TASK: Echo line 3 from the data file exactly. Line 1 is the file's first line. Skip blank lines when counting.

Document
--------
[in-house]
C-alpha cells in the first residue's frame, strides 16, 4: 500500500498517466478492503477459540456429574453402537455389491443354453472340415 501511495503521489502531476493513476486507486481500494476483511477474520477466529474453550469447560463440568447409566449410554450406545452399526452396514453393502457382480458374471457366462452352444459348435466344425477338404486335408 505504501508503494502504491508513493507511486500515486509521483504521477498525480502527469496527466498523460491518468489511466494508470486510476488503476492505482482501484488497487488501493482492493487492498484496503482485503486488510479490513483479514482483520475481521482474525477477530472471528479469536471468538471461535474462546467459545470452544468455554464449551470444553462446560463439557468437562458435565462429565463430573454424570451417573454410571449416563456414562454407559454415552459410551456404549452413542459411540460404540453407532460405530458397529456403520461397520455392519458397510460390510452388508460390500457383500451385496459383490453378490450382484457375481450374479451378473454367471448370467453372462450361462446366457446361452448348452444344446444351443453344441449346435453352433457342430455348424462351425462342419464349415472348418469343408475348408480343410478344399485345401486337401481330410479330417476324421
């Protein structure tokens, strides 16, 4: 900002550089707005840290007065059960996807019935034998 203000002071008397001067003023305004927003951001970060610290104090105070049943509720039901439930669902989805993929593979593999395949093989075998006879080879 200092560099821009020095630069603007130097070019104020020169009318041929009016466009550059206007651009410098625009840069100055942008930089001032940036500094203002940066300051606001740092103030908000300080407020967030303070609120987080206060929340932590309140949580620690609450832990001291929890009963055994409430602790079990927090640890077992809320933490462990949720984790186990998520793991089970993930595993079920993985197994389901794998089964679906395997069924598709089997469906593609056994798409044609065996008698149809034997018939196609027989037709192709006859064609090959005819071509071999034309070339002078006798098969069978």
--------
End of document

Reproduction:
């Protein structure tokens, strides 16, 4: 900002550089707005840290007065059960996807019935034998 203000002071008397001067003023305004927003951001970060610290104090105070049943509720039901439930669902989805993929593979593999395949093989075998006879080879 200092560099821009020095630069603007130097070019104020020169009318041929009016466009550059206007651009410098625009840069100055942008930089001032940036500094203002940066300051606001740092103030908000300080407020967030303070609120987080206060929340932590309140949580620690609450832990001291929890009963055994409430602790079990927090640890077992809320933490462990949720984790186990998520793991089970993930595993079920993985197994389901794998089964679906395997069924598709089997469906593609056994798409044609065996008698149809034997018939196609027989037709192709006859064609090959005819071509071999034309070339002078006798098969069978």